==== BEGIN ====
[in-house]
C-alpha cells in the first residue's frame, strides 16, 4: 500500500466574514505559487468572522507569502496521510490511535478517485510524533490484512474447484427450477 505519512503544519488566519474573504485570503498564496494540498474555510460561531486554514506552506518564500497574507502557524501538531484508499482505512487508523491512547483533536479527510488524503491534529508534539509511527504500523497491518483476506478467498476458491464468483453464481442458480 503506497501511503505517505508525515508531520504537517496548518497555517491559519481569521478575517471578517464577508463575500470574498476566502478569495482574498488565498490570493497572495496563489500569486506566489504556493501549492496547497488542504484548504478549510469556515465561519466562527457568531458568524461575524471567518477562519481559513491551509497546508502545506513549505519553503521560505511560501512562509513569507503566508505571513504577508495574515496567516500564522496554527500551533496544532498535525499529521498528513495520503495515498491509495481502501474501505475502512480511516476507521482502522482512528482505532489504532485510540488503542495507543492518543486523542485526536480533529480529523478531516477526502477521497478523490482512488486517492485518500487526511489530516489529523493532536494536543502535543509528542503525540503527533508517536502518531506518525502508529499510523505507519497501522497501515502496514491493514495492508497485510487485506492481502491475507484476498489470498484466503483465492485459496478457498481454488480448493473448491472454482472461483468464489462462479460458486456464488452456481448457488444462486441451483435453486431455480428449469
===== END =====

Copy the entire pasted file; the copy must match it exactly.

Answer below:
[in-house]
C-alpha cells in the first residue's frame, strides 16, 4: 500500500466574514505559487468572522507569502496521510490511535478517485510524533490484512474447484427450477 505519512503544519488566519474573504485570503498564496494540498474555510460561531486554514506552506518564500497574507502557524501538531484508499482505512487508523491512547483533536479527510488524503491534529508534539509511527504500523497491518483476506478467498476458491464468483453464481442458480 503506497501511503505517505508525515508531520504537517496548518497555517491559519481569521478575517471578517464577508463575500470574498476566502478569495482574498488565498490570493497572495496563489500569486506566489504556493501549492496547497488542504484548504478549510469556515465561519466562527457568531458568524461575524471567518477562519481559513491551509497546508502545506513549505519553503521560505511560501512562509513569507503566508505571513504577508495574515496567516500564522496554527500551533496544532498535525499529521498528513495520503495515498491509495481502501474501505475502512480511516476507521482502522482512528482505532489504532485510540488503542495507543492518543486523542485526536480533529480529523478531516477526502477521497478523490482512488486517492485518500487526511489530516489529523493532536494536543502535543509528542503525540503527533508517536502518531506518525502508529499510523505507519497501522497501515502496514491493514495492508497485510487485506492481502491475507484476498489470498484466503483465492485459496478457498481454488480448493473448491472454482472461483468464489462462479460458486456464488452456481448457488444462486441451483435453486431455480428449469